The World Health Organization (WHO) on Wednesday reported 128 new Ebola cases and 56 deaths in West Africa in the two days to August 11, raising the death toll from the worst ever outbreak of the disease to 1,069.
Since the outbreak was identified in March, there have been a total of 1,975 confirmed, probable and suspected Ebola cases in Guinea, Liberia, Sierra Leone and Nigeria, the United Nations health agency said in a statement.
Guinea-Bissau has decided to close its frontier with eastern neighbor Guinea in a bid to prevent the entry of the deadly Ebola virus, Prime Minister Domingos Simoes Pereira said.
"Guinea-Bissau has decided to close its border with Guinea-Conakry from Aug. 12 given the threat of the Ebola virus," Pereira told a news conference late on Tuesday.
The order will likely mean the closure of official road border points, but it will be difficult to police the long and porous frontier in rural areas away from formal highways.
Governments have taken a range of measures to prevent the spread of Ebola across international borders. Ivory Coast on Monday banned air travelers from the three worst-hit countries, while Ghana on Tuesday postponed the start of the academic year for at least two weeks at universities and colleges to allow screening measures to be put in place.
Scientists studying the lethal Ebola virus say they have found how it blocks and disables the body's ability to battle infections in a discovery that should help the search for potential cures and vaccines.
A group of scientists in the United States found that Ebola carries a protein called VP24 that interferes with a molecule called interferon, which is vital to the immune response.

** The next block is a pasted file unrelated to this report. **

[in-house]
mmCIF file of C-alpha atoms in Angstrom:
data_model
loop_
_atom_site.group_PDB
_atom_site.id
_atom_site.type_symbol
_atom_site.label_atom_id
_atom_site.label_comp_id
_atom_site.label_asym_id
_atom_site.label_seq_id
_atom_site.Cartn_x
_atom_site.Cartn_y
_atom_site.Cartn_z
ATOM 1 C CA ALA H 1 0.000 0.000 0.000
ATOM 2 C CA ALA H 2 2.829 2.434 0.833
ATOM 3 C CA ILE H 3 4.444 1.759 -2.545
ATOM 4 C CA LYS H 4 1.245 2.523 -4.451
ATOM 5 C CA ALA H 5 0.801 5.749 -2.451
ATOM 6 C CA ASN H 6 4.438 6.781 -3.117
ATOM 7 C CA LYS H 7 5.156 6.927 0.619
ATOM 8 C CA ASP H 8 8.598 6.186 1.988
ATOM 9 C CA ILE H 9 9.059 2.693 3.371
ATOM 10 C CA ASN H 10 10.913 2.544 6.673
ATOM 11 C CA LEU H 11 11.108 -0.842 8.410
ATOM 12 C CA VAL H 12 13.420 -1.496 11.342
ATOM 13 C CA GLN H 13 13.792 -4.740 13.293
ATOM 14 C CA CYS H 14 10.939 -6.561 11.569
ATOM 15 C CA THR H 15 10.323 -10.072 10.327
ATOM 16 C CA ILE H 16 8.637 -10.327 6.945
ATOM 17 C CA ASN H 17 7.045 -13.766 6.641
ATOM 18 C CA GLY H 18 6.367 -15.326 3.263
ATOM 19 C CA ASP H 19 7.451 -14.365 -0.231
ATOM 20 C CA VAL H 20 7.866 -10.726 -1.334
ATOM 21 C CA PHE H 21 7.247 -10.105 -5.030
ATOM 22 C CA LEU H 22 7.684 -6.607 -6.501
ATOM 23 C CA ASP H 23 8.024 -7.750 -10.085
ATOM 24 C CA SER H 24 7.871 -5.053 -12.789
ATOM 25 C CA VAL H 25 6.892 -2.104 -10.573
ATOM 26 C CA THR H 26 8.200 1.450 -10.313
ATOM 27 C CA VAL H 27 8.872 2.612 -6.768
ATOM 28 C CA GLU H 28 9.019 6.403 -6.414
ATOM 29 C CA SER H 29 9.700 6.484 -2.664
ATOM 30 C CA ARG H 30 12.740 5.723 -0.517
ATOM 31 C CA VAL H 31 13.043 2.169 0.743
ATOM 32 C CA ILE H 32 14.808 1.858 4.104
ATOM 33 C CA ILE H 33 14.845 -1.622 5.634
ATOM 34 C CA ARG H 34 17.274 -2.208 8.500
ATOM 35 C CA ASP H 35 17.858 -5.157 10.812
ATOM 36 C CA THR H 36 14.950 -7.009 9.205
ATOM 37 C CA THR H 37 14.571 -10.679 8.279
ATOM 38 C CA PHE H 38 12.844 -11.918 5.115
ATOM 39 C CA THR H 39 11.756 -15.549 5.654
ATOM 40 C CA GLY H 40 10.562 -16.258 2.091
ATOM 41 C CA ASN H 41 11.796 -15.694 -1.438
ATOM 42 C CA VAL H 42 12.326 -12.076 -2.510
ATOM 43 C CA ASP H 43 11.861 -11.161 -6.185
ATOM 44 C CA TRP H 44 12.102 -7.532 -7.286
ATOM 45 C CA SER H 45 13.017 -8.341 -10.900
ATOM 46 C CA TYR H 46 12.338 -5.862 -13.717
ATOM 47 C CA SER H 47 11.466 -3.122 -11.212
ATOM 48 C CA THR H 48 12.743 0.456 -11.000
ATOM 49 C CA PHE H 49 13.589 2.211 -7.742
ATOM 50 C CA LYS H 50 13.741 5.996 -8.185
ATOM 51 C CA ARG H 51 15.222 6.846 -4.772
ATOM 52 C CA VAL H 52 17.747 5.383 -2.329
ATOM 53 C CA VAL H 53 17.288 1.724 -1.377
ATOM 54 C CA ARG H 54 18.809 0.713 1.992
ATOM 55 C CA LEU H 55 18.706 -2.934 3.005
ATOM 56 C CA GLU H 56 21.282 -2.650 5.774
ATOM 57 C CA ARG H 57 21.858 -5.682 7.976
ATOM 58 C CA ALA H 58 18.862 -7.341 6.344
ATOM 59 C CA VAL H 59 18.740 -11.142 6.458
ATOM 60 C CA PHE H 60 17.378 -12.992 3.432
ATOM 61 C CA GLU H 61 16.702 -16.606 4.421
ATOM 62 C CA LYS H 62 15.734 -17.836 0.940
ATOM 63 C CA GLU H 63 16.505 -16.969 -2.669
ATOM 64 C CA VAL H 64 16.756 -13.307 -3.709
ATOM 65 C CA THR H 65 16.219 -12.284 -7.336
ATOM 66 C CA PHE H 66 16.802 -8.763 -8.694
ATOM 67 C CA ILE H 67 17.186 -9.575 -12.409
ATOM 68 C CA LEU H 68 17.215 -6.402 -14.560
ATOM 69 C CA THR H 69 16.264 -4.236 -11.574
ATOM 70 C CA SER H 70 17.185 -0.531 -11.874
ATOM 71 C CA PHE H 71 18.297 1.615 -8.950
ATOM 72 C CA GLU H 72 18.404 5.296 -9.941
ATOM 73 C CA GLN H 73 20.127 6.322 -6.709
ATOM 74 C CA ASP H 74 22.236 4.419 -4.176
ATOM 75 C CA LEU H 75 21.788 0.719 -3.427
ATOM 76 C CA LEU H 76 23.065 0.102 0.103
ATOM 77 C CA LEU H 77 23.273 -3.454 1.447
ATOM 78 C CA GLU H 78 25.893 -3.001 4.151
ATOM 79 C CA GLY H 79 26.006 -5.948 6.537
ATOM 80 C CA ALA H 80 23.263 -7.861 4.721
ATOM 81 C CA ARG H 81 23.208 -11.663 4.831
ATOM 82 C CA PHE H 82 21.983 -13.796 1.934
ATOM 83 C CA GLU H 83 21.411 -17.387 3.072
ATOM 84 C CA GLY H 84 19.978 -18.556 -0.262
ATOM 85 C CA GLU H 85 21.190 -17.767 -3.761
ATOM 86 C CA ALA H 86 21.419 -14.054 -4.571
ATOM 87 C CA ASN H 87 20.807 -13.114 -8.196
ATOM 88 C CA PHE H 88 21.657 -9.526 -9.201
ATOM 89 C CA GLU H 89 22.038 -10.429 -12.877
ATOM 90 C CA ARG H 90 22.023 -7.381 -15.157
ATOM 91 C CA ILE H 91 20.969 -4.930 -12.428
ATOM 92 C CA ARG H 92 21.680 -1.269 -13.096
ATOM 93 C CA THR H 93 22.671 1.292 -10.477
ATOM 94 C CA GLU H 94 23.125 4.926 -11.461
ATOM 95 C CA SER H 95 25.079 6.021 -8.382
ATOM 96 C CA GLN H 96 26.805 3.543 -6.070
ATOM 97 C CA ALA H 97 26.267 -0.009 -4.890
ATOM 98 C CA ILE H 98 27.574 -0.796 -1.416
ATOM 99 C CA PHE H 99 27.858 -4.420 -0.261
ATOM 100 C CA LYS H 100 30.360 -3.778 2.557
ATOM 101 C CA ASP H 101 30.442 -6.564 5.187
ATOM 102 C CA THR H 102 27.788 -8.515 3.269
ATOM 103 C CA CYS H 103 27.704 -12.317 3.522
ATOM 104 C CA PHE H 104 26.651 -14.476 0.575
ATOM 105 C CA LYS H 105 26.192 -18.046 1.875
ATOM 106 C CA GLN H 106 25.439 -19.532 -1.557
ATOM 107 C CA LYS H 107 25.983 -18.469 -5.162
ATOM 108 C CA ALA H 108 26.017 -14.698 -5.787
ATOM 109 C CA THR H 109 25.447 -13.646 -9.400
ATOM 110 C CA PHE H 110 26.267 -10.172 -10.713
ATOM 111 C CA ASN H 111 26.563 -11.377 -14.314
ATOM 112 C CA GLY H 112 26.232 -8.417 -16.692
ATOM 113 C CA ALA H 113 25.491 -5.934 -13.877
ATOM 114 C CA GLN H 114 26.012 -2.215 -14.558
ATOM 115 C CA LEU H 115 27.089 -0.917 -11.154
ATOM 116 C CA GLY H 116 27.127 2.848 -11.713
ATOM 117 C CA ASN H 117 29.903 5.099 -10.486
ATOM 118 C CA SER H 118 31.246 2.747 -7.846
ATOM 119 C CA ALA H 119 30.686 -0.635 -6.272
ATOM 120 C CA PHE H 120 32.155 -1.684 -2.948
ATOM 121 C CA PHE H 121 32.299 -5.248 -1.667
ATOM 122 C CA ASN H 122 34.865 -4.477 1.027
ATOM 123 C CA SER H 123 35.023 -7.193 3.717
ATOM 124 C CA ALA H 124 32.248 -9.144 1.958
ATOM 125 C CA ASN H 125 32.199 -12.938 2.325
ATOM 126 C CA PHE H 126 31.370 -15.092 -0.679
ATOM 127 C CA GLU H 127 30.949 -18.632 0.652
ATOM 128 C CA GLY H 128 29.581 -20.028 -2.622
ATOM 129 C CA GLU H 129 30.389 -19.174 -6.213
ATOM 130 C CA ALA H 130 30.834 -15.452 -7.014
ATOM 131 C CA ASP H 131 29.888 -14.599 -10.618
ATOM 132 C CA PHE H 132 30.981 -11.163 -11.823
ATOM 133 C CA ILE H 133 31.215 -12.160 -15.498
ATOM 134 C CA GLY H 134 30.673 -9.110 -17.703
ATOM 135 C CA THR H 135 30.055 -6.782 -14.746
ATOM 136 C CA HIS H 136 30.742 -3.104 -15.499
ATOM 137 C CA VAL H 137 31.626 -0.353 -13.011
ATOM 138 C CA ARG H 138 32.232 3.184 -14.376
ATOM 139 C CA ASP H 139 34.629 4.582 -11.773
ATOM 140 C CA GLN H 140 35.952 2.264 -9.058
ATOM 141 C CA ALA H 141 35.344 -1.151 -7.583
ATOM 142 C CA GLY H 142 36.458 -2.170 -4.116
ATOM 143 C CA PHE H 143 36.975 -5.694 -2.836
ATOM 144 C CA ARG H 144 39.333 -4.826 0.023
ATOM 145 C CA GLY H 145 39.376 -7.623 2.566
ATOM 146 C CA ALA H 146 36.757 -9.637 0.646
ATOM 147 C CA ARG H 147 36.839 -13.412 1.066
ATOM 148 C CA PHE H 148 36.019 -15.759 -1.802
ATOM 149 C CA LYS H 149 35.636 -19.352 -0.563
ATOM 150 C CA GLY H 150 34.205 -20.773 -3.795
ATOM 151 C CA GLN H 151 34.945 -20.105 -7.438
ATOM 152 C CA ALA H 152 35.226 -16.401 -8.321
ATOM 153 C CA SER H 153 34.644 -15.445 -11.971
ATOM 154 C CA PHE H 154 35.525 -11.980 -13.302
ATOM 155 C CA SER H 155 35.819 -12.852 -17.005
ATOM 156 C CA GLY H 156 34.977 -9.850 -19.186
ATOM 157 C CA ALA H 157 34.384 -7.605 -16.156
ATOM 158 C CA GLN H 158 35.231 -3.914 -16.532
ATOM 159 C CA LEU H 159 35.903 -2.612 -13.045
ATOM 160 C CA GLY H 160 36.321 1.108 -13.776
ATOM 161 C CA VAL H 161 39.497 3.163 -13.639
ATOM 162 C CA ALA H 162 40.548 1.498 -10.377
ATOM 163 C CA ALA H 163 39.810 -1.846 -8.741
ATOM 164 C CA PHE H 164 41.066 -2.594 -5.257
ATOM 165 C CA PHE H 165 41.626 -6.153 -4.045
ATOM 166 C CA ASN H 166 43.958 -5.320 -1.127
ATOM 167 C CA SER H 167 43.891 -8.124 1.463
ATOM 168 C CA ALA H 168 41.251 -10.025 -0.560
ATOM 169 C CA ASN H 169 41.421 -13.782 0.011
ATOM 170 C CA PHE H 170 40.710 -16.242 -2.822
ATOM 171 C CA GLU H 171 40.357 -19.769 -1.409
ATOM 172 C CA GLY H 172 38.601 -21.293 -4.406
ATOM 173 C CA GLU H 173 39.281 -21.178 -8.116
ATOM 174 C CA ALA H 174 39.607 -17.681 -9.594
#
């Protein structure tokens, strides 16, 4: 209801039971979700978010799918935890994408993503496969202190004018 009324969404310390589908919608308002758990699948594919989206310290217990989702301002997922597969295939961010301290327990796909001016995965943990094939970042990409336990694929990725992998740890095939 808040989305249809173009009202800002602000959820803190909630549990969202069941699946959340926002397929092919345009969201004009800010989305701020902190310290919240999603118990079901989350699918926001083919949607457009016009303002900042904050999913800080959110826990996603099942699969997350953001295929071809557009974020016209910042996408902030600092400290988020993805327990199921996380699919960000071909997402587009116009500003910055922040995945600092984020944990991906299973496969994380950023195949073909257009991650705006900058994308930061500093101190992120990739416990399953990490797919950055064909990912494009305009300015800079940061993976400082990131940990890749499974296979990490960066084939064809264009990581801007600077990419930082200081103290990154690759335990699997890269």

"One of the key reasons that Ebola virus is so deadly is because it disrupts the body's immune response to the infection," said Chris Basler of the Icahn School of Medicine at Mount Sinai, New York, who worked on the study.
"Figuring out how VP24 promotes this disruption will suggest new ways to defeat the virus."
The team, lead by Gaya Amarasinghe from Washington University School of Medicine, found that VP24 works by stopping something called "transcription factor STAT1" - which carries interferon's antiviral message - from entering the nucleus of a cell and initiating an immune response.
"This study shows just how nefarious the Ebola virus can be," said Ben Neuman, a virologist at Britain's university of Reading who was not directly involved in this study.
"Ebola virus carries a small tool that intercepts the cell's distress signals, and when this happens, it disables some of the most useful machinery that our bodies have for fighting Ebola. That leaves the body with only crude defenses that are less effective at stopping the virus, and end up causing much of the damage that can eventually lead to death."
There are no proven treatments or vaccines to prevent Ebola, although several biotech companies and research teams have potential drugs in development.
Amarasingh's team, whose work was published in the journal Cell on Wednesday, said understanding how Ebola disarms immune defenses will be crucial in the development of new treatments.
A World Health Organization-convened panel of experts said on Tuesday that patients infected with Ebola in the West African outbreak could be offered experimental drugs.
The WHO's panel of medical ethicists said several drugs had passed the laboratory and animal study phases of development and should be fast-tracked into clinical trials and made available for compassionate use.